You may have heard that wearing high heels constantly isn’t good for your back, or perhaps you read our blog about shoes from a few months back. Much research has gone into the constant wearing of high heels and all the impacts it has on the body. Let’s take a look at some statistics before we dive in:
- One in ten women wears high heeled shoes at least three days a week, with over 70% of women wearing them at least sometimes.
- About a third of regular wearers have fallen while wearing heels.
- Wearing high heels consistently is one of the biggest causes of foot problems in women.
- About a third of high heel aficionados will suffer permanent damage from their shoe habits.
Problems Caused by High Heels
Because your feet are literally the foundation for your entire body, their health is incredibly important. Wearing heels above 2 inches will force your feet to slide down and forward, essentially squishing your toes and putting unnatural pressure on them. This can cause bunions, ingrown toenails, nerve damage, and even tendon damage in the legs.
Additionally, when your weight is pushed forward to the front of your feet, your body is forced to compensate for being slightly off-balance. Your body will naturally tilt forward which results in you intentionally leaning backward, arching your back. This unnatural posture will create huge amounts of tension in your spine, but it will also strain your hips and knees. With your spine in this strange position, nerves in the back are compressed, which can lead to pain and even sciatica.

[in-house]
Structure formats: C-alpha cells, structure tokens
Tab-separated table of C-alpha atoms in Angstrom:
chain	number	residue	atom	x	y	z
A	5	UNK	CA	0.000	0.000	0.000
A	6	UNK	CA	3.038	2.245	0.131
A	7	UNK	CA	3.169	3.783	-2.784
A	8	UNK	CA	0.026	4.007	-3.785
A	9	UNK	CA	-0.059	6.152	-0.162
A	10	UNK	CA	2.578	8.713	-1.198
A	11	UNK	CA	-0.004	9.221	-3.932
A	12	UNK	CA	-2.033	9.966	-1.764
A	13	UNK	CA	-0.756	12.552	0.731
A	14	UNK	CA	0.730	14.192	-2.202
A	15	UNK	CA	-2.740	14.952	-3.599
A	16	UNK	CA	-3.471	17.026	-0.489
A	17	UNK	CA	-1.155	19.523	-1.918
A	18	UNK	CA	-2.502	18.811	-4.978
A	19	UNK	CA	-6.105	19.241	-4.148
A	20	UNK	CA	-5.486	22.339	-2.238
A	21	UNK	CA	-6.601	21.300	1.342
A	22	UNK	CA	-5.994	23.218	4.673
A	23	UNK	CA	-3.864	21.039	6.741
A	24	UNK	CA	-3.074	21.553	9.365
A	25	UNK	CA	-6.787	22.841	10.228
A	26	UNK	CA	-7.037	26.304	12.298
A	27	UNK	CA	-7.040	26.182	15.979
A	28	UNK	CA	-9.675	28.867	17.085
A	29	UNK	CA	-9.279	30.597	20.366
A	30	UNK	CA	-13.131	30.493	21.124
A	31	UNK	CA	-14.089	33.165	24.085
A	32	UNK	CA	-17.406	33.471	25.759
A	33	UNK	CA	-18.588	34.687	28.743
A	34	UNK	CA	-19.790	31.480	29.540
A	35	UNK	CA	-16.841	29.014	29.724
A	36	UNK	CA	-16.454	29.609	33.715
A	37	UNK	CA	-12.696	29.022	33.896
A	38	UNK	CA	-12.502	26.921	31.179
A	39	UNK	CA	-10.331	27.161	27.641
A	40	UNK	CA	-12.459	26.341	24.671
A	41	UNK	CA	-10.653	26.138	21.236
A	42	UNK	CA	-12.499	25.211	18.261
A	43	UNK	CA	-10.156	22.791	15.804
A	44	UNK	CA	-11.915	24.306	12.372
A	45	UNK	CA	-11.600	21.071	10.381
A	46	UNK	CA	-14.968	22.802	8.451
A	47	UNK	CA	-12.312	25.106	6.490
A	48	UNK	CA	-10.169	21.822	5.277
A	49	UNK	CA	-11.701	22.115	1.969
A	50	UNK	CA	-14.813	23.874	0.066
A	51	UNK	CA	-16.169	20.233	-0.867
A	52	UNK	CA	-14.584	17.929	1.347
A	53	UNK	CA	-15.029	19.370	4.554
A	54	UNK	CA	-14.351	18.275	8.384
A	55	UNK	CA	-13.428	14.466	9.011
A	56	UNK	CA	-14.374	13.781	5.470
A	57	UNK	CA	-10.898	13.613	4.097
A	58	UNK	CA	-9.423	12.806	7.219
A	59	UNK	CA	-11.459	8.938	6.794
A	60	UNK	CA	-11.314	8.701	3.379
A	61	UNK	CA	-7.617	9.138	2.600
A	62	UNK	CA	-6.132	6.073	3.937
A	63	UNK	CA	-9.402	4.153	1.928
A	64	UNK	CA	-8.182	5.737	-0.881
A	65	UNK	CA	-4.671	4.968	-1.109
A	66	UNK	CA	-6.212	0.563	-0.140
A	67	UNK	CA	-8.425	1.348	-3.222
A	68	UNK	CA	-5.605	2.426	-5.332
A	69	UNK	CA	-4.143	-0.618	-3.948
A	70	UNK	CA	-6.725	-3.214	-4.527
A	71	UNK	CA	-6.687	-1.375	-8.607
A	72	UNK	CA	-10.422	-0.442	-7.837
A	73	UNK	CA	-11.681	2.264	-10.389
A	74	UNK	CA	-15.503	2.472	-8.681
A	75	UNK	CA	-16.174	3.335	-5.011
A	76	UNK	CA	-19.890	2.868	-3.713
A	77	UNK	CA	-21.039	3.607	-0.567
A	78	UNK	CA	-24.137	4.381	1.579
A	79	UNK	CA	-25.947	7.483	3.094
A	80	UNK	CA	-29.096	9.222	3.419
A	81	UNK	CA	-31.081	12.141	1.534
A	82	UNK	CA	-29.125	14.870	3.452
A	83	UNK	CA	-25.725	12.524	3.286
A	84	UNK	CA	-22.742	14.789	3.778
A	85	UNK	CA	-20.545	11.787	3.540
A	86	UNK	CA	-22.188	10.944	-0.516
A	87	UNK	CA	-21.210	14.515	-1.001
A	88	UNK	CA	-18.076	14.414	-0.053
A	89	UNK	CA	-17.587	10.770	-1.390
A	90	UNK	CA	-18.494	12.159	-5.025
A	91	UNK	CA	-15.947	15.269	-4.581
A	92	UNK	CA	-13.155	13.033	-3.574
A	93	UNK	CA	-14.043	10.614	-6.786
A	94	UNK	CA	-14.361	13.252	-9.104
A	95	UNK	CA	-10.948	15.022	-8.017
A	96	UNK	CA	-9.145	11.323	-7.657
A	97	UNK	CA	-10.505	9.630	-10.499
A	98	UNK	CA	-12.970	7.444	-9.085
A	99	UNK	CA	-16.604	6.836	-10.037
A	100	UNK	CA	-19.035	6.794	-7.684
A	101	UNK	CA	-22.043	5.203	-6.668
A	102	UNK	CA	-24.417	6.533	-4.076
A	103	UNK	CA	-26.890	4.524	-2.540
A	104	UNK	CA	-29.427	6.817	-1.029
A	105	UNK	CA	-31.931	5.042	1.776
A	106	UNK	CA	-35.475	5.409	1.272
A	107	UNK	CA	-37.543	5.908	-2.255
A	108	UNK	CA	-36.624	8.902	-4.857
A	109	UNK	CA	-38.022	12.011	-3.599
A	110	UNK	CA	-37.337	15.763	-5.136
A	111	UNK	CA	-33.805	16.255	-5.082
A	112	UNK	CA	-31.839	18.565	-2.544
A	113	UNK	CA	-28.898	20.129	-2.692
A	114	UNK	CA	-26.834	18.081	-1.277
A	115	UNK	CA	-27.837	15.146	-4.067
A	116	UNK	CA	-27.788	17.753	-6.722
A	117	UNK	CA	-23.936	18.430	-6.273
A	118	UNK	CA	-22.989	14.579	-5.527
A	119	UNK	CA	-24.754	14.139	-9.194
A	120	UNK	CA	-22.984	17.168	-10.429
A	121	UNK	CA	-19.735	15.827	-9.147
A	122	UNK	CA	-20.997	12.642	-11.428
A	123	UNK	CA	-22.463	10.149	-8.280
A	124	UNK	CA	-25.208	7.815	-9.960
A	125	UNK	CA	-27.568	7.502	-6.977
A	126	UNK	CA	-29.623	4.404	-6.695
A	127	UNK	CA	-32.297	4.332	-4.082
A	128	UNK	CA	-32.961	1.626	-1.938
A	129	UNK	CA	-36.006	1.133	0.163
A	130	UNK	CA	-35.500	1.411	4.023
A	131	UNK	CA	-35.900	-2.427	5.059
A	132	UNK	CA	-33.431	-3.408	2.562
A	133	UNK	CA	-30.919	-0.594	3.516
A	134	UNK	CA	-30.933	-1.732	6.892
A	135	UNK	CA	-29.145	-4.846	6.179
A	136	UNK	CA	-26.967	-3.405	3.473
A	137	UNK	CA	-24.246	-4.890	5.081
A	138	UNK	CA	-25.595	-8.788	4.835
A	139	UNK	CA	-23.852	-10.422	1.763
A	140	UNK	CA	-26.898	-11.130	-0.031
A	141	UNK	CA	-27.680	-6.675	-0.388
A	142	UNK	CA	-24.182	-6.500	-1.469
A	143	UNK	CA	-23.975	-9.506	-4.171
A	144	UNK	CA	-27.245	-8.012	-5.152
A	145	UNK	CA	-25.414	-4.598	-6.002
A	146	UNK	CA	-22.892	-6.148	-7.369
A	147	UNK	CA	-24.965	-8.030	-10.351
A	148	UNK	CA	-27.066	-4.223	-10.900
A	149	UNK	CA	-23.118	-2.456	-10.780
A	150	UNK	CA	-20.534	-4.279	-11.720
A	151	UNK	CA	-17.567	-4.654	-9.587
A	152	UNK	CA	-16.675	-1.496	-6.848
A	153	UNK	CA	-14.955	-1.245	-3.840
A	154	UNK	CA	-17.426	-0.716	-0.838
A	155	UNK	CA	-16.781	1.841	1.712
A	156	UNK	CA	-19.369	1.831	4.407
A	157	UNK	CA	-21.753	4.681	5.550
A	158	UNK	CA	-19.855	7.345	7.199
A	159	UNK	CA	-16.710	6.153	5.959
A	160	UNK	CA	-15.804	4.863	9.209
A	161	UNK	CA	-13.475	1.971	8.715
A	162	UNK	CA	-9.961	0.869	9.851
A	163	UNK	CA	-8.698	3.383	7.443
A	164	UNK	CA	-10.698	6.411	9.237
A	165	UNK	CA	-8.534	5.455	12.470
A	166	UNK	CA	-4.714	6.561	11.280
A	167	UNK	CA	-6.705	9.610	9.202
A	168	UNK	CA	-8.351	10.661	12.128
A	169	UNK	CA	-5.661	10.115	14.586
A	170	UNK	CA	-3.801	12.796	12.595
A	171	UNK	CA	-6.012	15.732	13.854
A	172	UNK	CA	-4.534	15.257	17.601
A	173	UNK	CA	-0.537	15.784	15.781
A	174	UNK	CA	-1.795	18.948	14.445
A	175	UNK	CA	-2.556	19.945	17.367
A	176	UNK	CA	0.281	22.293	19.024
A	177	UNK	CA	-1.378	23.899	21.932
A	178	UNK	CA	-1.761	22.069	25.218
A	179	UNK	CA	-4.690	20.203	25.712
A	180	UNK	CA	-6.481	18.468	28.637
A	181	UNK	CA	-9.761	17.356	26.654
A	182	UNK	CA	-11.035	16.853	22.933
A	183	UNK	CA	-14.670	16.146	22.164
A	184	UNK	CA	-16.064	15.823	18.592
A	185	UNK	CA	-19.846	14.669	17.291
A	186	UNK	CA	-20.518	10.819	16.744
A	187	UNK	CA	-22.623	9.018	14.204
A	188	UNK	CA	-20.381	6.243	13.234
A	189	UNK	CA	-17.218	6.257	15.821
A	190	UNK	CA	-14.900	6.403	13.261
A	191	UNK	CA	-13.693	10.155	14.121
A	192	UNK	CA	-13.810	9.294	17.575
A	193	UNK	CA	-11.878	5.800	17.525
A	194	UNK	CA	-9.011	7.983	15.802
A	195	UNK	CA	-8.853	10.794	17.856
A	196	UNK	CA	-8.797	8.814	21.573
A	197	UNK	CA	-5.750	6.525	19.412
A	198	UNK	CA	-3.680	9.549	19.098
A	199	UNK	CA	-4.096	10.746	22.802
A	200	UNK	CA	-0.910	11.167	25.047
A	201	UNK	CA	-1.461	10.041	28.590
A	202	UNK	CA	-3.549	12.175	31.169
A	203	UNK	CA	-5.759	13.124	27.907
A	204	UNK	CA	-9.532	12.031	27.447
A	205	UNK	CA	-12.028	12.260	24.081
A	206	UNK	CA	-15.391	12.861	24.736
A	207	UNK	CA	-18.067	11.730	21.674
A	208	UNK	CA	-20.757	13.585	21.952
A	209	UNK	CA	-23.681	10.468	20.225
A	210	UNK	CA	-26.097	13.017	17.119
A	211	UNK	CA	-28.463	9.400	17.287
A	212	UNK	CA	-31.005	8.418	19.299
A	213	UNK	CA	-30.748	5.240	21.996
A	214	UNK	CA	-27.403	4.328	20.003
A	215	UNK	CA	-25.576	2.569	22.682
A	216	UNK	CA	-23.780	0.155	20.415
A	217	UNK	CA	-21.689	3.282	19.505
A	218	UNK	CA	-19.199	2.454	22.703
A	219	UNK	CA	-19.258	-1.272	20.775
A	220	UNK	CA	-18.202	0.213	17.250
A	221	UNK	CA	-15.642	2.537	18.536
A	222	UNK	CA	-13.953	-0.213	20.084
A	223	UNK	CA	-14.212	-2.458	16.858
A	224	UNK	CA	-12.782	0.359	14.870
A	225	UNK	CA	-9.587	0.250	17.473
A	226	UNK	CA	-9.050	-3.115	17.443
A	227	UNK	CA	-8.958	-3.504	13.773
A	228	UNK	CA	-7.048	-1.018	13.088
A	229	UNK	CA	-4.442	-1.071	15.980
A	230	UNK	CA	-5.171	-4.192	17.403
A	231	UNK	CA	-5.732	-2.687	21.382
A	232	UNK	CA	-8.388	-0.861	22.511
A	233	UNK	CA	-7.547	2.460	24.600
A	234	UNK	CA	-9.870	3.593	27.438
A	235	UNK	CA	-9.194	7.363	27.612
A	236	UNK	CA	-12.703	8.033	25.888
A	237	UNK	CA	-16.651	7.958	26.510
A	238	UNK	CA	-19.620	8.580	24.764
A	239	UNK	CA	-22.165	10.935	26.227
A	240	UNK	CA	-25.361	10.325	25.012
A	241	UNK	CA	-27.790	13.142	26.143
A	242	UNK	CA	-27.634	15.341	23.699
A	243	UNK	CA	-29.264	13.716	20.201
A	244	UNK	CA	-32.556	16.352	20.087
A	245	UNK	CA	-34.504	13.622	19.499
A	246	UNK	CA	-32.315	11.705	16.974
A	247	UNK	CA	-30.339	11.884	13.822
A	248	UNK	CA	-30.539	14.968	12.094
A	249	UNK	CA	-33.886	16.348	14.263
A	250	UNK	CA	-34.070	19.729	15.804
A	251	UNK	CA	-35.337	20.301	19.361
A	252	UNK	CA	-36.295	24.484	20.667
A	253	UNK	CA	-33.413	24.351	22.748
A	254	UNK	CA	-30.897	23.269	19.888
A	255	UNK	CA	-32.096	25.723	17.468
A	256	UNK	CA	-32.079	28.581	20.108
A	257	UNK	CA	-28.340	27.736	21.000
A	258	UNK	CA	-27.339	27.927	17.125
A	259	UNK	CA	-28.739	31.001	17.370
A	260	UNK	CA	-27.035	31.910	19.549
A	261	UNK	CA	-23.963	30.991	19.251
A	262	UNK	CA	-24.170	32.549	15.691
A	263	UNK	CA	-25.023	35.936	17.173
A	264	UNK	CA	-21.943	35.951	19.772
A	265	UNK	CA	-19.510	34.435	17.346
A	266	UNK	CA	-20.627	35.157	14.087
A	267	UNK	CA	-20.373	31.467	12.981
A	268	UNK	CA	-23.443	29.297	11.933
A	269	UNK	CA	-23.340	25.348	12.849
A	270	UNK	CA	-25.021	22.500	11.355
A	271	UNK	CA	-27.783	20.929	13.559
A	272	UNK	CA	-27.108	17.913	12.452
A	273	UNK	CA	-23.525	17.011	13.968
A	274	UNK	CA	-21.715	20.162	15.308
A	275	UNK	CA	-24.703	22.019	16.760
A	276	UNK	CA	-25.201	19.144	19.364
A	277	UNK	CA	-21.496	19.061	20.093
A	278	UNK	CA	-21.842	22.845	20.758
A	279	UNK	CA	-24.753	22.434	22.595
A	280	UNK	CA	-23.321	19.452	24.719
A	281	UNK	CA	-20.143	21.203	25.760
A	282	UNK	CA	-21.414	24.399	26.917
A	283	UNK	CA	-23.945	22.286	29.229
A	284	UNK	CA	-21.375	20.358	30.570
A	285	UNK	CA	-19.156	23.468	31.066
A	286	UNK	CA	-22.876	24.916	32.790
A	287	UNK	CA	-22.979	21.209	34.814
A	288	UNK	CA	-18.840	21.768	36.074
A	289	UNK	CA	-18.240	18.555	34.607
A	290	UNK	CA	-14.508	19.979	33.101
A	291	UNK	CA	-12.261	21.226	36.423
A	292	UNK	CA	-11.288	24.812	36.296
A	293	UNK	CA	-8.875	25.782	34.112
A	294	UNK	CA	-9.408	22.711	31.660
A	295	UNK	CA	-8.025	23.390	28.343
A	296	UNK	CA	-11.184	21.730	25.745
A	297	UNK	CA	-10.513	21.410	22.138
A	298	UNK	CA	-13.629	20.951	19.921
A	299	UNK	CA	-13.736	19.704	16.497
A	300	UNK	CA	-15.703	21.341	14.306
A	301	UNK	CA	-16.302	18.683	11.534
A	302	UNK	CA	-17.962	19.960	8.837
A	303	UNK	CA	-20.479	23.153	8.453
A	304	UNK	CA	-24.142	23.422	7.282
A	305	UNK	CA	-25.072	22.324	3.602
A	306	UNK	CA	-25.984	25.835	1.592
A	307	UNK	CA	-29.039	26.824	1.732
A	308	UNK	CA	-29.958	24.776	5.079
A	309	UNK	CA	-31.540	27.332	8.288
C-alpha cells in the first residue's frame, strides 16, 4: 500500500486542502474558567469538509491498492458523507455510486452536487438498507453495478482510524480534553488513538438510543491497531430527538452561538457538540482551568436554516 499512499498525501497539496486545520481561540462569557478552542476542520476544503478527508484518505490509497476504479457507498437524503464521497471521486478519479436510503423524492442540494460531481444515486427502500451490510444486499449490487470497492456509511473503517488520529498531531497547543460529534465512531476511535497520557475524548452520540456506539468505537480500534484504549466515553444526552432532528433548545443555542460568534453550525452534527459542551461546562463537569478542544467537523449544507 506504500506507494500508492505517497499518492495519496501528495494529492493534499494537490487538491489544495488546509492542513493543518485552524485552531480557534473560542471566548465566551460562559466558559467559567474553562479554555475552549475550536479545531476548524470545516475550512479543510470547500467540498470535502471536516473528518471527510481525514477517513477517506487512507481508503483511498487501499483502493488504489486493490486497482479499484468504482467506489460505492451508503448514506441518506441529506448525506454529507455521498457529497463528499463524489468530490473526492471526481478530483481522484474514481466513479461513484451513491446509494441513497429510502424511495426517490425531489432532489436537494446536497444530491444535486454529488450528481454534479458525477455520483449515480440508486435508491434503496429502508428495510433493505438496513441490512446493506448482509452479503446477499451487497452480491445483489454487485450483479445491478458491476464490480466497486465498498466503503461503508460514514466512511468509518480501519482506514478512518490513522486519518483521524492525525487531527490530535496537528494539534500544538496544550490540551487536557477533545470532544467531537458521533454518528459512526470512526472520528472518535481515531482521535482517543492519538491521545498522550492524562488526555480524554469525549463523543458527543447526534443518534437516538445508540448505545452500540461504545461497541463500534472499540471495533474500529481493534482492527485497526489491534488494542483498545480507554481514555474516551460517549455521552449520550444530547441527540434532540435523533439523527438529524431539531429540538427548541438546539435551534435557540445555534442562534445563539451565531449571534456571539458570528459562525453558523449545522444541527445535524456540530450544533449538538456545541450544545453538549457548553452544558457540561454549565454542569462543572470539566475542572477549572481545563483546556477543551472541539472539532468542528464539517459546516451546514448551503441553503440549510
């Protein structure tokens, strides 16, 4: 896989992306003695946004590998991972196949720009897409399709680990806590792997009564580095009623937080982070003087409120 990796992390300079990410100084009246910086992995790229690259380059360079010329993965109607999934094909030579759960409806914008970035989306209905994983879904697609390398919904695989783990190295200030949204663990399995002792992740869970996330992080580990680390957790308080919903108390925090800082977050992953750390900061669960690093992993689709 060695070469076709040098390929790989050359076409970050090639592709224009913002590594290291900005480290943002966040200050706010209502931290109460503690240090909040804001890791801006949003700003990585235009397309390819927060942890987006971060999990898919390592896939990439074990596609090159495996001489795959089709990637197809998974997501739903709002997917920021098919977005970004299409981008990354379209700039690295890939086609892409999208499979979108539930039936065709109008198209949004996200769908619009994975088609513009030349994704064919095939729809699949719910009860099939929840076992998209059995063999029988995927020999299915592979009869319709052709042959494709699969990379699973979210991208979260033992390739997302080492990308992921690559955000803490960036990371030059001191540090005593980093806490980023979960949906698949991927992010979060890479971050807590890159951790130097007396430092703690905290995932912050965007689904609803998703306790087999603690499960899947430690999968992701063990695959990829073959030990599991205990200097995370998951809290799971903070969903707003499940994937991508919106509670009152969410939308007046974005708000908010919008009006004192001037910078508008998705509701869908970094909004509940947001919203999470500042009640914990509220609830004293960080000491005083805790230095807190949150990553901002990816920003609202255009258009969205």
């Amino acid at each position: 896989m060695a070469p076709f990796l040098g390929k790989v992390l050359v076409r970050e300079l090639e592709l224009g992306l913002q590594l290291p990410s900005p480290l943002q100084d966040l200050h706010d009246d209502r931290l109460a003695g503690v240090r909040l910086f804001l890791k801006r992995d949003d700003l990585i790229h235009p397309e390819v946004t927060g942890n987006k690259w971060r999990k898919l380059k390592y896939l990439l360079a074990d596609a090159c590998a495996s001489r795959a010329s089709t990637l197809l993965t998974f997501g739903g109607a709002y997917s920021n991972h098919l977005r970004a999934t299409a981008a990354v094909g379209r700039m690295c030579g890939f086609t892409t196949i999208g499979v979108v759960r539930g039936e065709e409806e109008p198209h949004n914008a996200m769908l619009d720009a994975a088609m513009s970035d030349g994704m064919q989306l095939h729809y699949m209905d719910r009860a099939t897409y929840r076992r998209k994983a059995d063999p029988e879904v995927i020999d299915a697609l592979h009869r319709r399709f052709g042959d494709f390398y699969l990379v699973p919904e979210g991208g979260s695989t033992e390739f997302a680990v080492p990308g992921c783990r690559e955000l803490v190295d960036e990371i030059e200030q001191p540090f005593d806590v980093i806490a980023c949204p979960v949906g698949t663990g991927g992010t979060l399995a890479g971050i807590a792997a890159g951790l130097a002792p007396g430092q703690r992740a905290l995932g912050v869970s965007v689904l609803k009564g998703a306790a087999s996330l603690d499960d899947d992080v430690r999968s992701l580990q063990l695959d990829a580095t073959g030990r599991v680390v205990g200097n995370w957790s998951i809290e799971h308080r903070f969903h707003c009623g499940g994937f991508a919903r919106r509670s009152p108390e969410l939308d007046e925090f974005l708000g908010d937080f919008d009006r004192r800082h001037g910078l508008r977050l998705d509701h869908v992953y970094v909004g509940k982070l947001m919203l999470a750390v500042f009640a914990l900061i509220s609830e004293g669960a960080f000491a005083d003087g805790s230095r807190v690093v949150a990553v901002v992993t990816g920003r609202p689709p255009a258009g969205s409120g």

Chronic pain is another big concern when it comes to the consistent wearing of high heels. When you wear heels regularly, your body begins to adapt to the unnatural body position that they cause. The muscles in your calves will shorten and the muscles in your lower back will tighten, causing pain throughout your entire lower body. When your Achilles tendon (located in the back of your heel) is used to wearing heels, it may shorten so much that it is painful to flatten your foot and stretch that tendon.
In addition, recurring high heel wearing can bring about heel pain, deformed toenails, sprains, and even stress fractures.
How to Improve Foot and Spine Health
If you are an avid wearer of the highest heels, here at Greater Life Chiropractic, we urge you to reconsider your shoe selection. You don’t have to give them up completely, but you can make some positive changes to improve your overall health and minimize your risk of dealing with shoe-related issues in the future.
First, trade in your highest heels or save them only for extra-special events. Don’t wear them when you have to walk or stand a lot. Next, mix up your shoe choices throughout the week and even the day. Switching between heels and comfortable tennis shoes during the day can be helpful, and wearing flats more often than you wear heels can be beneficial as well. If you must wear heels, try to choose ones with a lower heel (less than 2 inches) and a wider toe area. Opt out of pointy toes or too-narrow shoes that squish your feet. Go for a wider heel that offers more support, and put some comfy insoles in them to give your back, hips, and knees more cushion.
You should also be sure to stretch your lips, hips, feet, and back daily, as that can help with pain and discomfort caused by high heels. You should also visit Charlotte chiropractor Dr. Grant Lisetor to make sure your spine is properly aligned and your body function is on point. Contact Dr. Grant and his team at Greater Life Chiropractic today to learn more about optimizing your health, improving your wellness, and how chiropractic can benefit you.
“How High Heels Affect Your Body.” The Spine Health Institute. https://www.thespinehealthinstitute.com/news-room/health-blog/how-high-heels-affect-your-body
Papa, J.A. “Conservative management of Achilles Tendinopathy: a case report.” Journal of the Canadian Chiropractic Association, 2012 Sep; 56(3): 216–224. https://www.ncbi.nlm.nih.gov/pmc/articles/PMC3430455/.